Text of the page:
Common Questions About Legal Rights For Pregnant Workers In Delaware

Pregnant women may have many questions and concerns about their rights in the workplace and available accommodations.

Women in Delaware who are pregnant or have plans to become pregnant may be worried about their rights in the workplace and ability to maintain their job throughout the duration of their pregnancy. Below are some of the common questions pregnant women may have about their employment rights while they are expecting and further information.

Can employees get fired for being pregnant?

According to the U.S. Department of Health & Human Services, the Pregnancy Discrimination Act states that employees or applicants must be treated the same as others with similar limitations or abilities. This law applies to businesses that have at least 15 employees.

Pregnant women must be able to continue to do the major functions of their job. At the same time, employers are not allowed allow to dock a woman's pay because she is pregnant or demote her to a lower position. Additionally, employers cannot hold back benefits from a pregnant woman if she is not married.

What if pregnancy makes it difficult to perform a job?

The U.S. Employment Opportunity Commission states that pregnant women may be able to obtain an accommodation from their employer, so they are able to continue performing their job in a safe manner. Examples of reasonable accommodations can include the following:

  • Permission to alter a work schedule or break schedule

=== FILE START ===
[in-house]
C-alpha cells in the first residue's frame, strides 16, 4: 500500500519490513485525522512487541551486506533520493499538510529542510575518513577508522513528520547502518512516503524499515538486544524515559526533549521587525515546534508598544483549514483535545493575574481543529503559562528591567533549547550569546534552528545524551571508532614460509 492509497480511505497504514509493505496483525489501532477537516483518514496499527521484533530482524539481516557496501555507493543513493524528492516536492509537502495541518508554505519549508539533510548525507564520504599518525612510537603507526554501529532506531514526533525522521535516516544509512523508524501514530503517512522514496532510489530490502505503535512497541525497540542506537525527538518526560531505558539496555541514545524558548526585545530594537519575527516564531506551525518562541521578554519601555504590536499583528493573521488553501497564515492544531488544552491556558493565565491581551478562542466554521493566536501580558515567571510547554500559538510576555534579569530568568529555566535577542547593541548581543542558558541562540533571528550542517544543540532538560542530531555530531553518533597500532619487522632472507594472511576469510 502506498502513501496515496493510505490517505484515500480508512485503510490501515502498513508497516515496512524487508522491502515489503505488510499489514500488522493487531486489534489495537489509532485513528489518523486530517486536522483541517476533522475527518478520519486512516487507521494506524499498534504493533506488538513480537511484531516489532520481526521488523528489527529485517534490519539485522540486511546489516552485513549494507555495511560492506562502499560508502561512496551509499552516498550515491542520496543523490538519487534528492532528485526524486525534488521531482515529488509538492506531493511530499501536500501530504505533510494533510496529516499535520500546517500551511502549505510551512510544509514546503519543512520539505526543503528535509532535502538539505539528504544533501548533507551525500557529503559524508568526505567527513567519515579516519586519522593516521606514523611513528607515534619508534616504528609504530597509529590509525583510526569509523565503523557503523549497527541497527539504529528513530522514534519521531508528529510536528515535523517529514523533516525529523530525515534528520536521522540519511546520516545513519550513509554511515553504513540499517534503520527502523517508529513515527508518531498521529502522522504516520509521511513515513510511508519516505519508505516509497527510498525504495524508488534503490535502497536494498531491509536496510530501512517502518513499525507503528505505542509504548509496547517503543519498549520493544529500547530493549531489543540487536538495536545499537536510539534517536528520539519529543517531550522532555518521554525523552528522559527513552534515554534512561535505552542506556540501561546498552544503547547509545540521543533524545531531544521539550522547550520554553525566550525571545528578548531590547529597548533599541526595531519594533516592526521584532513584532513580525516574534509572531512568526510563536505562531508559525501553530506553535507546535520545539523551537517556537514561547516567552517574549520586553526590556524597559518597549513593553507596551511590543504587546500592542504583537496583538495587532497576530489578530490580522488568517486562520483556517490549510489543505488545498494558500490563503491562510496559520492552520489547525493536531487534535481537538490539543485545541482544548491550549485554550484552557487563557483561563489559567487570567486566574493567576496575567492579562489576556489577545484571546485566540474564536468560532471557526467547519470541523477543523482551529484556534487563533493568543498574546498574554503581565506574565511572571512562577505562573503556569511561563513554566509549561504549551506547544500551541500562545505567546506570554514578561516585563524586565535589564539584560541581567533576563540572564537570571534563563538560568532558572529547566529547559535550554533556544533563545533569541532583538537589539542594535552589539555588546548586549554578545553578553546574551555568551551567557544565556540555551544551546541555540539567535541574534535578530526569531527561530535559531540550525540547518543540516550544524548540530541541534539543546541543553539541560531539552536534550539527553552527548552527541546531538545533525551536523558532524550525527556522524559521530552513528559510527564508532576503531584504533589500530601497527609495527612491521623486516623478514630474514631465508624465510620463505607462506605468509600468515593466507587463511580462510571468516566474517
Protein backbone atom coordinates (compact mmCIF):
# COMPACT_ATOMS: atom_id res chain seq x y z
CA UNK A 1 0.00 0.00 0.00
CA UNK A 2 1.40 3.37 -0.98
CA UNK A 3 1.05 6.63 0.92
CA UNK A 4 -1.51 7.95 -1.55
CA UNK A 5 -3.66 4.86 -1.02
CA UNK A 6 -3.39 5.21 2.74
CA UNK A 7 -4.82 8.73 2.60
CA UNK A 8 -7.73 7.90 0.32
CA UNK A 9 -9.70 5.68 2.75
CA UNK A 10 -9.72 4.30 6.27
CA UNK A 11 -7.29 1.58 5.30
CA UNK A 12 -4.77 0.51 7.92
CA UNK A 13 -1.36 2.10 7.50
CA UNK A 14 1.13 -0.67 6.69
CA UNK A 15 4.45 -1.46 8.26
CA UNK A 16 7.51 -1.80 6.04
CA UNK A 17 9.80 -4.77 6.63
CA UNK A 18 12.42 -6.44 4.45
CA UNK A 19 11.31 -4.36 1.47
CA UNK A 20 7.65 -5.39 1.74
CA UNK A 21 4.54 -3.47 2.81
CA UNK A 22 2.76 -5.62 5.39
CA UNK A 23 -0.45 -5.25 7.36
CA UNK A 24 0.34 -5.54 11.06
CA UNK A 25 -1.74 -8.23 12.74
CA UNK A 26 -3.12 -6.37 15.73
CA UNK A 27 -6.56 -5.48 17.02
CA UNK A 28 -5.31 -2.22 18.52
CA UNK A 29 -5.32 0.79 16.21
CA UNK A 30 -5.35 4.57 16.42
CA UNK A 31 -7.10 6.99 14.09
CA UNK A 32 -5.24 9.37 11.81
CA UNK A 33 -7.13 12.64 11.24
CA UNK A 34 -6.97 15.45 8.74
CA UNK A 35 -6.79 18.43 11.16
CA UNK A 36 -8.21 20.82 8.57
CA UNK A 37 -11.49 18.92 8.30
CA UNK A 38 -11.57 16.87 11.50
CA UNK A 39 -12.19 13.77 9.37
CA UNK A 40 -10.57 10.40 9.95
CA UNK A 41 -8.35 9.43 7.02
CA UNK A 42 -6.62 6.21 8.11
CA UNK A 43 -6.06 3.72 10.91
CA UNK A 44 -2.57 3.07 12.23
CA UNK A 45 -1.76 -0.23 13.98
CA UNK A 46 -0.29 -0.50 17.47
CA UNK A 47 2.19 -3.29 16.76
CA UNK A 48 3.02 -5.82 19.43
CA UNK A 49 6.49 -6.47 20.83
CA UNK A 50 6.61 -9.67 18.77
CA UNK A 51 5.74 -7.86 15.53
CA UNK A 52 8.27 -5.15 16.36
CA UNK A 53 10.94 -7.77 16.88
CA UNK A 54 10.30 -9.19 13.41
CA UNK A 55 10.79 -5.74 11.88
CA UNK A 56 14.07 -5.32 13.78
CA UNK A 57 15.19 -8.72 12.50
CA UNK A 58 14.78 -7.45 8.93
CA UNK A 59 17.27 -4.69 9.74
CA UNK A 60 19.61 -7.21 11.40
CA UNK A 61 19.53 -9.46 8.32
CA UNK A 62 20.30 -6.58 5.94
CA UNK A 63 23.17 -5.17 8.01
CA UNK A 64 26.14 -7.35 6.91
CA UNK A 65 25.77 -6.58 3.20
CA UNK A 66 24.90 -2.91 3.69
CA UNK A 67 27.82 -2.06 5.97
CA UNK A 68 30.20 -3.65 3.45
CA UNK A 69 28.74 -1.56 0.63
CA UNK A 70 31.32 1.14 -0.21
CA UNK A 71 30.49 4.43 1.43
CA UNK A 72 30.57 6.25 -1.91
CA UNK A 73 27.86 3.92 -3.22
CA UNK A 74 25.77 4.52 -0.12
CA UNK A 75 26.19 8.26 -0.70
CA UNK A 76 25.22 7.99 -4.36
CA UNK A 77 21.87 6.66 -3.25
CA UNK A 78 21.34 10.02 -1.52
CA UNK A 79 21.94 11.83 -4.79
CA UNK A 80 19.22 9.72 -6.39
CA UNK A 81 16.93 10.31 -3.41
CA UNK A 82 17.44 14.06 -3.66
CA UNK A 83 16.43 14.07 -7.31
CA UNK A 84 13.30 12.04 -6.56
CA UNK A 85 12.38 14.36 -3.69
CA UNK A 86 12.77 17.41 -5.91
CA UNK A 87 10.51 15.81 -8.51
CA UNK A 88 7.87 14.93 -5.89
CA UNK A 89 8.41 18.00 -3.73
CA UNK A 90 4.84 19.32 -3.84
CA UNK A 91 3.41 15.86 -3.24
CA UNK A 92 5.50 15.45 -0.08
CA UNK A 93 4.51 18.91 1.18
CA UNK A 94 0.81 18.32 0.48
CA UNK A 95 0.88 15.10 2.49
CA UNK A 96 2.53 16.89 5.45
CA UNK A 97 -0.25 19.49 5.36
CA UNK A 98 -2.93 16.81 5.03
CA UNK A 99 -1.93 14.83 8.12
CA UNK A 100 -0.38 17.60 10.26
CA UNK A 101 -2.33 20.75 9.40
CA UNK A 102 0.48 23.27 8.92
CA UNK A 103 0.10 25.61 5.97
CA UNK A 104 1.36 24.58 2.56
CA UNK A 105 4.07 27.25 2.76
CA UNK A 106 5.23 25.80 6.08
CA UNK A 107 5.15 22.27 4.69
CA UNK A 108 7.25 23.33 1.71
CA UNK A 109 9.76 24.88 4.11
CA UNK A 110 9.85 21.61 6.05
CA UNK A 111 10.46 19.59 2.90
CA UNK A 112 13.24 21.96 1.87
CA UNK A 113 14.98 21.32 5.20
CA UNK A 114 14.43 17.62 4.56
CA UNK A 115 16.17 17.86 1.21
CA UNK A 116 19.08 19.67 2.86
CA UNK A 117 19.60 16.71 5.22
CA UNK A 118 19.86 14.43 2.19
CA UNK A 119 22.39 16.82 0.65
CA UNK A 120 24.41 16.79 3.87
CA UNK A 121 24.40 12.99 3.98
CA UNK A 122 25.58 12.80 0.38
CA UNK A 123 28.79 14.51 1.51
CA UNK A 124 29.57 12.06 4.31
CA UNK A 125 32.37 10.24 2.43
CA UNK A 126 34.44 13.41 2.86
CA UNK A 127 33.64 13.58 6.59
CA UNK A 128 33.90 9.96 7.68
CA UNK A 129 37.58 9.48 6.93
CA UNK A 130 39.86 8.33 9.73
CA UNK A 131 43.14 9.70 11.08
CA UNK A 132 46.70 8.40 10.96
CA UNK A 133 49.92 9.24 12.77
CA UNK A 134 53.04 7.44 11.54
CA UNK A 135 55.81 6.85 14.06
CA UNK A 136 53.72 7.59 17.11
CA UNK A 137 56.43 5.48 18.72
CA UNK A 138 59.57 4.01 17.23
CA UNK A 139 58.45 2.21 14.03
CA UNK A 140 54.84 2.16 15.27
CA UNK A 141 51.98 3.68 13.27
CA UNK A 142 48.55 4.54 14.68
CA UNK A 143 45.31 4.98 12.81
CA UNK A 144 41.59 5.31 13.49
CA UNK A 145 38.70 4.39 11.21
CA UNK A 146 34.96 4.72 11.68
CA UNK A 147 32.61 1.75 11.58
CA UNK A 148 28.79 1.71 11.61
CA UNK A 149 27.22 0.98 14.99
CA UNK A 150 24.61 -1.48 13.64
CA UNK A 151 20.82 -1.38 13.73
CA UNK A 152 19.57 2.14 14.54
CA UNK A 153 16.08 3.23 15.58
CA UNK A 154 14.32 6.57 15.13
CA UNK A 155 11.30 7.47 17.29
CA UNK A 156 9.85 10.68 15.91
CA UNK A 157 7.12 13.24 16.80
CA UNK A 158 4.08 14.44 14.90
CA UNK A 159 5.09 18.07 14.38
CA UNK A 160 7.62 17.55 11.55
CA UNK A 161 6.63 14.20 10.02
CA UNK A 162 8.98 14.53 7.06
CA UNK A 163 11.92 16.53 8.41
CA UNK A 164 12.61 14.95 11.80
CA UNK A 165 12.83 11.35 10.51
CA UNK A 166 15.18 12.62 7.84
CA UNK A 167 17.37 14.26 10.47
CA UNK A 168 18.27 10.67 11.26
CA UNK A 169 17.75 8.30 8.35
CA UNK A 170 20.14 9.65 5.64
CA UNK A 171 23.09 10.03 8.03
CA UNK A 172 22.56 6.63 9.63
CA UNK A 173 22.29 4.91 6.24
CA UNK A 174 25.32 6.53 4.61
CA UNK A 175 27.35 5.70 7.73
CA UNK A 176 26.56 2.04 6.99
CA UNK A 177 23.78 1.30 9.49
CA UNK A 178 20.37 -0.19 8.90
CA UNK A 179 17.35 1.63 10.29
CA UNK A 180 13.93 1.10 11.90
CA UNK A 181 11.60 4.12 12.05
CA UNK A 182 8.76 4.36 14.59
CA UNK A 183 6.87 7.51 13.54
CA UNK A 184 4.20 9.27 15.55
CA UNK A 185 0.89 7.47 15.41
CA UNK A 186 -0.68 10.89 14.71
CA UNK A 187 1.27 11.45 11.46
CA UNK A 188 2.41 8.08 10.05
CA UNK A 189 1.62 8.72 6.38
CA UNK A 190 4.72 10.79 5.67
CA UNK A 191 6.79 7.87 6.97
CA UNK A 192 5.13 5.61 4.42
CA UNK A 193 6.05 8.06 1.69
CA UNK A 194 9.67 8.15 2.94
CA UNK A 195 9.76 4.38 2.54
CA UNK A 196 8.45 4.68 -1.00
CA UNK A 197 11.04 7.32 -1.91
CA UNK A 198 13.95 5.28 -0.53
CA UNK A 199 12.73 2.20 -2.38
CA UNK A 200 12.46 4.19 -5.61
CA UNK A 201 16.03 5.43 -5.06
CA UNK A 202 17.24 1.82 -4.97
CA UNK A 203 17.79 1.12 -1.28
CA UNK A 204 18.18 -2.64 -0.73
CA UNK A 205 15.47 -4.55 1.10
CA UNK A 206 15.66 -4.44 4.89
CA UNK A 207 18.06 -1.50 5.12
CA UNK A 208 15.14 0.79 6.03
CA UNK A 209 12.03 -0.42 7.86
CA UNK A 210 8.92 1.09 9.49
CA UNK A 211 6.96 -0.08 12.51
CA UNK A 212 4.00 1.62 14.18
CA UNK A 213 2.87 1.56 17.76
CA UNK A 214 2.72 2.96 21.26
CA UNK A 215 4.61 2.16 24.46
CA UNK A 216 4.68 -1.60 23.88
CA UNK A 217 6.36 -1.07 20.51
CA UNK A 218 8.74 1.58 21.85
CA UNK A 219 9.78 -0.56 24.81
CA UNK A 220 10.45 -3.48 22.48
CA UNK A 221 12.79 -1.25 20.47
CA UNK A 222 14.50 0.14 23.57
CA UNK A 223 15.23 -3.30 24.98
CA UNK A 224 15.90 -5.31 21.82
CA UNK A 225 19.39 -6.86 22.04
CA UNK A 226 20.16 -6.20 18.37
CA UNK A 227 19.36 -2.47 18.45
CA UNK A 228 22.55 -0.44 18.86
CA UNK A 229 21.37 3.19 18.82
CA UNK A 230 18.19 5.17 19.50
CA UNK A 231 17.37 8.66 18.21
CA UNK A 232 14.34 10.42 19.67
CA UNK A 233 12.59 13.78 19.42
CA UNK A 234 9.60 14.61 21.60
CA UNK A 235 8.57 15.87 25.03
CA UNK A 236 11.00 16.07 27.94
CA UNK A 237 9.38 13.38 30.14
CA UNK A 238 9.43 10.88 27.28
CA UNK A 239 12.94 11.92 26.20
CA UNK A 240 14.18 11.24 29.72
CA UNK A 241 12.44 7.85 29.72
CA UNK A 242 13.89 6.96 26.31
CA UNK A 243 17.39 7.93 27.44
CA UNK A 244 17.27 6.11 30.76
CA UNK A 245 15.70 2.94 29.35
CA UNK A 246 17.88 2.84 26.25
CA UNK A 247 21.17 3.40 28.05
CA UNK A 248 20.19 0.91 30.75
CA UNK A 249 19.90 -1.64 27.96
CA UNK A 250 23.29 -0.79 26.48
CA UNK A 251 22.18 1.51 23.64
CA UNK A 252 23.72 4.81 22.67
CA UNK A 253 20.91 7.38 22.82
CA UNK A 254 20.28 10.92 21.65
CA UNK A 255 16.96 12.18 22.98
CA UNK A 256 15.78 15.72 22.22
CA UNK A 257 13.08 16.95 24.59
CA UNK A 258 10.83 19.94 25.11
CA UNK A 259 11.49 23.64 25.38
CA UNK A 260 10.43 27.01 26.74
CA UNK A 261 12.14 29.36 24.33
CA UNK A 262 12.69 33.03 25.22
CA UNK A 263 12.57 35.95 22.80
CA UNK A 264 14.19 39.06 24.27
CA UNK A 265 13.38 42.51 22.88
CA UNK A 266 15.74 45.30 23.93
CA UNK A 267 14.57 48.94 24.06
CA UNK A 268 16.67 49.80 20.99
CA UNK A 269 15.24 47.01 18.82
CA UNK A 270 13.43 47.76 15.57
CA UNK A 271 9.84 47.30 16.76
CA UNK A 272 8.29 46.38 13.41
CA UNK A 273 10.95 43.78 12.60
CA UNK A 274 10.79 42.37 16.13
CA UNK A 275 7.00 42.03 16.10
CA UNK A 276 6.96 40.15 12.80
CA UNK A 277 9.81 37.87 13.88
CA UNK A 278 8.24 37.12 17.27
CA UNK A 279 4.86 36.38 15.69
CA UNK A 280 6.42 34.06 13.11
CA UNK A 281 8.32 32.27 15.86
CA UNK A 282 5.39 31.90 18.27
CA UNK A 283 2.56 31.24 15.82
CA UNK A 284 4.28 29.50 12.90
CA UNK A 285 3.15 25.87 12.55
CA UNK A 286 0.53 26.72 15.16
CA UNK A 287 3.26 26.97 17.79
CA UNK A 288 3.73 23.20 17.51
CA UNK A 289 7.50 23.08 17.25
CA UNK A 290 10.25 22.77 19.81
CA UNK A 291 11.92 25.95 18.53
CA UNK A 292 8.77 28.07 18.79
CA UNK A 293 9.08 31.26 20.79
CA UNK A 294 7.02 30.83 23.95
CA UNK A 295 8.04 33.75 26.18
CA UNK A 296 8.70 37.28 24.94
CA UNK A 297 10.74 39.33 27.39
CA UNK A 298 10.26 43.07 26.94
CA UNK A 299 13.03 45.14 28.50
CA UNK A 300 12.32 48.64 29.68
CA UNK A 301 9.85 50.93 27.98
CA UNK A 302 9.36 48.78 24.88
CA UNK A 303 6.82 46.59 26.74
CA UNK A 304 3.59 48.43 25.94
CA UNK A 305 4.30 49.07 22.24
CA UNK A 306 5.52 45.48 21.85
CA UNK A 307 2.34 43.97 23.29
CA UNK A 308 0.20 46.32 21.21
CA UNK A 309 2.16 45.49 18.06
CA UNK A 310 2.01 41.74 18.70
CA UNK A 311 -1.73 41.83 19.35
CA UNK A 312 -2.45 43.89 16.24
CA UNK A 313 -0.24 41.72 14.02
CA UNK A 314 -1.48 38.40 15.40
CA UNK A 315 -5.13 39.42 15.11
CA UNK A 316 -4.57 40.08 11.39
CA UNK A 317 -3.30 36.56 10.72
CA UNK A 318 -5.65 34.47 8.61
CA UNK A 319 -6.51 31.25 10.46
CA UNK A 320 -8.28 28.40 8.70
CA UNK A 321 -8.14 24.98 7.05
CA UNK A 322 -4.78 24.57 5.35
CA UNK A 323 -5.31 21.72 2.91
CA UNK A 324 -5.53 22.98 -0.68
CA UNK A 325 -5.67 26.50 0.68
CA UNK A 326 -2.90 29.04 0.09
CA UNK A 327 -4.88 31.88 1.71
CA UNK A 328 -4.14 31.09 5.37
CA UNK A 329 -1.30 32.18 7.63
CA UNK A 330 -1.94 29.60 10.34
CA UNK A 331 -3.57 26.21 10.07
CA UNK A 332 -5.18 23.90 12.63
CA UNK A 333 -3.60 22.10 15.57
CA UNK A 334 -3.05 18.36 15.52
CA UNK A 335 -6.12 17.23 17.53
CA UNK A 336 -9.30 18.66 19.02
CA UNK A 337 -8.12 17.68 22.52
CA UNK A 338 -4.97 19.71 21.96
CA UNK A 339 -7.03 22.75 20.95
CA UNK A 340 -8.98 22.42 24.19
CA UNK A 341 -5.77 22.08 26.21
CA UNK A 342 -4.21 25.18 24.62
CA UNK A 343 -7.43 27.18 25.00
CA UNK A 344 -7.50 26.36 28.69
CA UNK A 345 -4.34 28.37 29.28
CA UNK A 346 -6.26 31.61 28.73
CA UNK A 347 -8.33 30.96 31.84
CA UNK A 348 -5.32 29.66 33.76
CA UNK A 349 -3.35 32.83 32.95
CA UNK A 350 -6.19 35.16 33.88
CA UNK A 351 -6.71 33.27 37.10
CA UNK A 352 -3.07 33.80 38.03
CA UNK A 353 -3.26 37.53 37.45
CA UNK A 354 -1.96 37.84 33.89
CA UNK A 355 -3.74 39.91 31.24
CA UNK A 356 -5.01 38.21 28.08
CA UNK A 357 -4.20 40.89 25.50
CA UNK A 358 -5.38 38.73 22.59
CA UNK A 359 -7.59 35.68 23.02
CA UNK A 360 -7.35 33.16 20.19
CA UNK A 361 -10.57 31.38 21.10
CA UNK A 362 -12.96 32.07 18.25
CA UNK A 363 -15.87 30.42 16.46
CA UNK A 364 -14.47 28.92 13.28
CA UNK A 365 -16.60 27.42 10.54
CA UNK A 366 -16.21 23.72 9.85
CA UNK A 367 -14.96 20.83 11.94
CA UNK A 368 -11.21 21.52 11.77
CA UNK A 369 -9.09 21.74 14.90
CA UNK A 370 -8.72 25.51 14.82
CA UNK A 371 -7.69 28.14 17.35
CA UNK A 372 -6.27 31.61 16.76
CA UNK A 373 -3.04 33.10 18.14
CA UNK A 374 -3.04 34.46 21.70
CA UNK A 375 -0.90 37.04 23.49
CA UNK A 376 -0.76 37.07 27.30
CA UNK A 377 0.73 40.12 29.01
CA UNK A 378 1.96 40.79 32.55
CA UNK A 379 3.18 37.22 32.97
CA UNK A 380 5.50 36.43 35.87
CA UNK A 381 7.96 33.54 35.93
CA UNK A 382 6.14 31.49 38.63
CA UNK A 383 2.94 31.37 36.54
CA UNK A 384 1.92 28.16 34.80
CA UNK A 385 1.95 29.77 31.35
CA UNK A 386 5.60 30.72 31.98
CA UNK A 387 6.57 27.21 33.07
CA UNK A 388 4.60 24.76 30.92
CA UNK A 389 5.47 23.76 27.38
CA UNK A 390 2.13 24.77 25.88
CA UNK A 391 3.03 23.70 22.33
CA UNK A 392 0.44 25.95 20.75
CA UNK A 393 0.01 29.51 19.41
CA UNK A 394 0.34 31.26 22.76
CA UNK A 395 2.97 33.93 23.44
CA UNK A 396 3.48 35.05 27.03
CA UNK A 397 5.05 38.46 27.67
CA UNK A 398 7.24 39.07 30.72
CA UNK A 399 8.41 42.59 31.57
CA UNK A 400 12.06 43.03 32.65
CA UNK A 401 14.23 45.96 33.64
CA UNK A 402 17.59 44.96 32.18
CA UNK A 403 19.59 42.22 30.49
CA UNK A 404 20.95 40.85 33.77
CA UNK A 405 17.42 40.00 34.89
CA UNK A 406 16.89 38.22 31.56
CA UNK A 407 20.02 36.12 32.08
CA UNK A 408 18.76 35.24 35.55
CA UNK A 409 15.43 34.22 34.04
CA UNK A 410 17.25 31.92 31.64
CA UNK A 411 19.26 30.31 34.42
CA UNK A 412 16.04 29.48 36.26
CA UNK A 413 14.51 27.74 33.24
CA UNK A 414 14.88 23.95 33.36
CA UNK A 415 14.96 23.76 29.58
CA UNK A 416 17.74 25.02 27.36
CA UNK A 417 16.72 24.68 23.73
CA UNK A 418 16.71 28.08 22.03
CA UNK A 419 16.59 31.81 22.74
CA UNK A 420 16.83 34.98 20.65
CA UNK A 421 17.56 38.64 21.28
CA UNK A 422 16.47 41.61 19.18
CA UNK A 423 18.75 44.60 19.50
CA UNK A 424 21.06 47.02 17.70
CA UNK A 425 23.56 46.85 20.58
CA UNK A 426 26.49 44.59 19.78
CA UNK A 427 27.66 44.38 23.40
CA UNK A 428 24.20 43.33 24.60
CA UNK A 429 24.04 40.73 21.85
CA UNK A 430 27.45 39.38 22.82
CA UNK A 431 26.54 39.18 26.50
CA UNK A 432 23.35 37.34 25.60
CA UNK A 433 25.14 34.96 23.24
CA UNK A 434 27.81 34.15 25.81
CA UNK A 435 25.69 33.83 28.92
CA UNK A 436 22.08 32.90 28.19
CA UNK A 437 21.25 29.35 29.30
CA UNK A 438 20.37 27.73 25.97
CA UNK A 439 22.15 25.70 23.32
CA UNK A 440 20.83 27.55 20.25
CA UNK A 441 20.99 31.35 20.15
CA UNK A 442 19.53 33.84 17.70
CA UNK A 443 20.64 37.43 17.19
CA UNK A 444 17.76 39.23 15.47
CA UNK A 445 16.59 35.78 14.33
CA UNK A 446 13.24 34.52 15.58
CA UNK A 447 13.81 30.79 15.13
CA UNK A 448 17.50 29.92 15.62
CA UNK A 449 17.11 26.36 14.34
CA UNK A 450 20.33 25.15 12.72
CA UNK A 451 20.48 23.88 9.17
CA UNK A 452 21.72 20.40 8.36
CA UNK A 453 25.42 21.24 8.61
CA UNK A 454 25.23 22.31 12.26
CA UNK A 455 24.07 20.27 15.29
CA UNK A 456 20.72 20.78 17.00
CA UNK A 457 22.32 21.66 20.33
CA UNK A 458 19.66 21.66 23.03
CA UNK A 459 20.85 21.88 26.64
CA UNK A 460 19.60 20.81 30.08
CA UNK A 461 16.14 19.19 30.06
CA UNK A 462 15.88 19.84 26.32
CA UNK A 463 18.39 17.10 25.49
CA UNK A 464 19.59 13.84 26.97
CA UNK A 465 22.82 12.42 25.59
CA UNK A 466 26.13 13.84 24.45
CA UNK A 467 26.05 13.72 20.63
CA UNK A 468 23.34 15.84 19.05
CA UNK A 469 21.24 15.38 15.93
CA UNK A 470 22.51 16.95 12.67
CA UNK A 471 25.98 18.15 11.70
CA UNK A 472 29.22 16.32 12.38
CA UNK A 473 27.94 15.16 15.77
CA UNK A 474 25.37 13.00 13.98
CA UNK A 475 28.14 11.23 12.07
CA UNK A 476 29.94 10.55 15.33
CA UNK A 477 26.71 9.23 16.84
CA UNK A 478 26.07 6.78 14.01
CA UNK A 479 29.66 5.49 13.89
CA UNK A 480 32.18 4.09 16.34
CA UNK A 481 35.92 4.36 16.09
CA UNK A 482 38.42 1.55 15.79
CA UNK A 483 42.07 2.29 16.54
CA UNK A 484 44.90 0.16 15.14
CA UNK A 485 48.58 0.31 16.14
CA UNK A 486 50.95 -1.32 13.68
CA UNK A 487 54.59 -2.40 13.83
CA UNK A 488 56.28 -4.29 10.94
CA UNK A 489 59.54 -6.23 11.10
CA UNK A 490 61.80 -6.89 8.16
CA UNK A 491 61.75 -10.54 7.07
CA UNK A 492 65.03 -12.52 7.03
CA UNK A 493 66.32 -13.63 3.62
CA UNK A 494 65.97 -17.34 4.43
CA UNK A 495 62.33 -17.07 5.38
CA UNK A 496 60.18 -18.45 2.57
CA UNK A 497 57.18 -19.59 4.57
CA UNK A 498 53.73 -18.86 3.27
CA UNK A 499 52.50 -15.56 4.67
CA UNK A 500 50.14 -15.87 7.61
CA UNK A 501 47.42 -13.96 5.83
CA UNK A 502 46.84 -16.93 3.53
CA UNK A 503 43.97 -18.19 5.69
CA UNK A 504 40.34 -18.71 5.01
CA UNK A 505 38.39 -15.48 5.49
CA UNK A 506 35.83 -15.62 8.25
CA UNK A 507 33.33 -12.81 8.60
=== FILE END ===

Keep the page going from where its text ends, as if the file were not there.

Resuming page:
• Approval to stand or sit while performing important job functions
  • The use of ergonomic office furniture
  • Permission to telecommute either permanently or on a part-time basis
  • The elimination of nonessential job duties

Pregnant women may also be able to obtain a workplace accommodation under the Pregnancy Discrimination Act if their employer provides accommodations to employees with similar limitations, even if they are not related to pregnancy.

What if accommodations are not enough?

Before removing themselves from the workplace because of pregnancy or a pregnancy-related condition, pregnant women should check with their healthcare provider. In many cases, healthcare providers do not consider that workplace accommodations can be put into place.

If these accommodations are not enough, pregnant women may need to reduce their job duties or temporarily work in a different position. However, these altered duties may also come with a reduced pay schedule.

Reach out to an attorney

Even though the PDA and other legal statutes exist to protect the rights of pregnant women, many in Delaware may still experience discrimination at work. Those who experience this type of discrimination should reach out to an attorney in their area to assert their rights and protect their best interests.